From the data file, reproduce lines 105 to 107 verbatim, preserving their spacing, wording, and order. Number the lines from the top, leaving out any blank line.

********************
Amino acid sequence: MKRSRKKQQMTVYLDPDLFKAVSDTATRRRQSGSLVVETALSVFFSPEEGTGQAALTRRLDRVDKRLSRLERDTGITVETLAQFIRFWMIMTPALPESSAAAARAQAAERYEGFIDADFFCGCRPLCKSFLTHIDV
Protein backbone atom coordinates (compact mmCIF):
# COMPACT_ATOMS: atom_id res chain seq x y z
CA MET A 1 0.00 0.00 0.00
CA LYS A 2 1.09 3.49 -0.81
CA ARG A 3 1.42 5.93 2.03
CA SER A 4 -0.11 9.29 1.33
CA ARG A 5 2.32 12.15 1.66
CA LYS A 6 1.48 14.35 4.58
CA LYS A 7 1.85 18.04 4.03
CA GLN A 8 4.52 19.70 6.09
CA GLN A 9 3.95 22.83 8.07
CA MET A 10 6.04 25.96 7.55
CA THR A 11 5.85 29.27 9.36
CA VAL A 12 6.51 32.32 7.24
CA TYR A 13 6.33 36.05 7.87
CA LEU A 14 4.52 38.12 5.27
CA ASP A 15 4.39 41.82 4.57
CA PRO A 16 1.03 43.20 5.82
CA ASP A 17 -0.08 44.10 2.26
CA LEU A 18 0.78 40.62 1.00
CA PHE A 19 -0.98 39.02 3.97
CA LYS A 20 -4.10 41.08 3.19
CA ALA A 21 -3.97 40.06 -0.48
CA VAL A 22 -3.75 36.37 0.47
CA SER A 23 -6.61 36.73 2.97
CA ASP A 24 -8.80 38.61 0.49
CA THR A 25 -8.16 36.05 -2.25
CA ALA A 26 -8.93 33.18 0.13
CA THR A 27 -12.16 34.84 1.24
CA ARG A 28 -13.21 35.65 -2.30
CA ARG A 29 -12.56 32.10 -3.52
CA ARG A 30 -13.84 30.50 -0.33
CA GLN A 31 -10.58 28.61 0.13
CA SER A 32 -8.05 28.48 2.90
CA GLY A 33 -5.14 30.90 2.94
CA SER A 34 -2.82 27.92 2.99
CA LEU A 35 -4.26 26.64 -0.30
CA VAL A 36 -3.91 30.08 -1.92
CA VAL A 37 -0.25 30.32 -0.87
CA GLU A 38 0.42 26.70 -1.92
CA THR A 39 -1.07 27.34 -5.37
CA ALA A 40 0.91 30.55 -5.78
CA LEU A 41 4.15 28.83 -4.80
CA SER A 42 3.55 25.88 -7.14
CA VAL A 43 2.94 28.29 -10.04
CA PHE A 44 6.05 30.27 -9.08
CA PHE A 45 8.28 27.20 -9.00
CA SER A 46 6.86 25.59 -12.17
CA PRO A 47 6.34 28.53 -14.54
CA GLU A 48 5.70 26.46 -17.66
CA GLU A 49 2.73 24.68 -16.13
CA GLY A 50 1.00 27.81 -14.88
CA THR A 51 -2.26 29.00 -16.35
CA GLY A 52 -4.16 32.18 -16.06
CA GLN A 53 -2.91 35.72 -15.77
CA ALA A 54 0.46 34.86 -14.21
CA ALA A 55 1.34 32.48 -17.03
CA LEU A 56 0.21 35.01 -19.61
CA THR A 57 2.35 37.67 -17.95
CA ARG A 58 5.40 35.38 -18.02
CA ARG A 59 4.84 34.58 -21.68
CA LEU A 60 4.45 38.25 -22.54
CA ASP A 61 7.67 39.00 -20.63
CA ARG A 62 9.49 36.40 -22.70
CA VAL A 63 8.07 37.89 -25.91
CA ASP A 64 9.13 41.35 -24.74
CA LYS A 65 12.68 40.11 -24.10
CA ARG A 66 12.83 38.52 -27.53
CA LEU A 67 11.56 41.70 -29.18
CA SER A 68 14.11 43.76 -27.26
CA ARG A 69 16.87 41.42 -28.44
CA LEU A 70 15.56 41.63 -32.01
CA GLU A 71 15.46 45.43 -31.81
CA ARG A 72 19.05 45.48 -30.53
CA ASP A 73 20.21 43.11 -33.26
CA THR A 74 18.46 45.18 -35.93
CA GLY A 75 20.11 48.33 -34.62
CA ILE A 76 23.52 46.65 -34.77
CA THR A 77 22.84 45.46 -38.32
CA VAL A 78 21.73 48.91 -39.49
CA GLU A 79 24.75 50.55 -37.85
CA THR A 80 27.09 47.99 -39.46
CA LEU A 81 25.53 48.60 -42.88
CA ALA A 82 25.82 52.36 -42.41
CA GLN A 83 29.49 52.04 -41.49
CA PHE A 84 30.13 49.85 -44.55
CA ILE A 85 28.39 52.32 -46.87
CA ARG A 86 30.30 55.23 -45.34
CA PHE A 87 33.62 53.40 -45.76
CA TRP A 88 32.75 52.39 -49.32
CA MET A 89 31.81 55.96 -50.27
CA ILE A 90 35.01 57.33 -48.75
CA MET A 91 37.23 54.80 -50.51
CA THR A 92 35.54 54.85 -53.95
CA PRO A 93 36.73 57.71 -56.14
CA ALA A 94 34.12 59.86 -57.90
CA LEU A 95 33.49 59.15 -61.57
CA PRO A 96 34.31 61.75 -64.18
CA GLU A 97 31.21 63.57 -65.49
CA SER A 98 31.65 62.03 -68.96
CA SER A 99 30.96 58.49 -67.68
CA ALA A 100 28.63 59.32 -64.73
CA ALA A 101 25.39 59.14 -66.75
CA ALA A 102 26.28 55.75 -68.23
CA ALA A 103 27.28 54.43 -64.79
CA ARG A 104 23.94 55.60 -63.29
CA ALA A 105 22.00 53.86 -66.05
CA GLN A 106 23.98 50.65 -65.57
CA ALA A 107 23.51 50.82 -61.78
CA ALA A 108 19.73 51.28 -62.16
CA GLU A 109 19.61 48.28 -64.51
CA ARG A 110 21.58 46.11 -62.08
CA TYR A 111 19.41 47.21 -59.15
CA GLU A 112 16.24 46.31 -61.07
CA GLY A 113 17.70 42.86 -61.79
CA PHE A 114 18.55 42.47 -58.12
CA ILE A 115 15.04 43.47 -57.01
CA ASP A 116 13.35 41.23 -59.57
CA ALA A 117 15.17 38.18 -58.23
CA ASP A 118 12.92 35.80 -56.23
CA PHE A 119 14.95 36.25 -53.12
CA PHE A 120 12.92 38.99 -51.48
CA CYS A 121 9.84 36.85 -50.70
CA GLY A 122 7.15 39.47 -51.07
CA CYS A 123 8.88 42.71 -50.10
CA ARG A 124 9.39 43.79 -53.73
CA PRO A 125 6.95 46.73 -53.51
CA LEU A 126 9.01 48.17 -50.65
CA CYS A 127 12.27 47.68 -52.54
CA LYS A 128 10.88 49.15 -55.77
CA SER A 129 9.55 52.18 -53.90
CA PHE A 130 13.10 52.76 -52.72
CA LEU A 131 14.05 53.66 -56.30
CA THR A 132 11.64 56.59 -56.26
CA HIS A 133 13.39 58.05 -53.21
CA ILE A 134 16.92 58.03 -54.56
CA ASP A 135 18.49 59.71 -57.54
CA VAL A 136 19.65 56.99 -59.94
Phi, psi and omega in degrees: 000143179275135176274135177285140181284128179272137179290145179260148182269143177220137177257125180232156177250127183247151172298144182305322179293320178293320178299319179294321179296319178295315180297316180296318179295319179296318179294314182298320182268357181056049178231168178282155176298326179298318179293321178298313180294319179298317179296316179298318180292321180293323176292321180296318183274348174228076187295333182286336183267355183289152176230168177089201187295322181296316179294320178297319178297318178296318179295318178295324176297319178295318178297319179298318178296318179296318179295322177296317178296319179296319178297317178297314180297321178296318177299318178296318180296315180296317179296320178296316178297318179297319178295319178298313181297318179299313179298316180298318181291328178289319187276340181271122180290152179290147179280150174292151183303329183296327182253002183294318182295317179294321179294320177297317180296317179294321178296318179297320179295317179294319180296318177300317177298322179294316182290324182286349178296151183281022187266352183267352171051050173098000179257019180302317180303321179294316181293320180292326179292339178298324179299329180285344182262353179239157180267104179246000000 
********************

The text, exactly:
CA ALA A 102 26.28 55.75 -68.23
CA ALA A 103 27.28 54.43 -64.79
CA ARG A 104 23.94 55.60 -63.29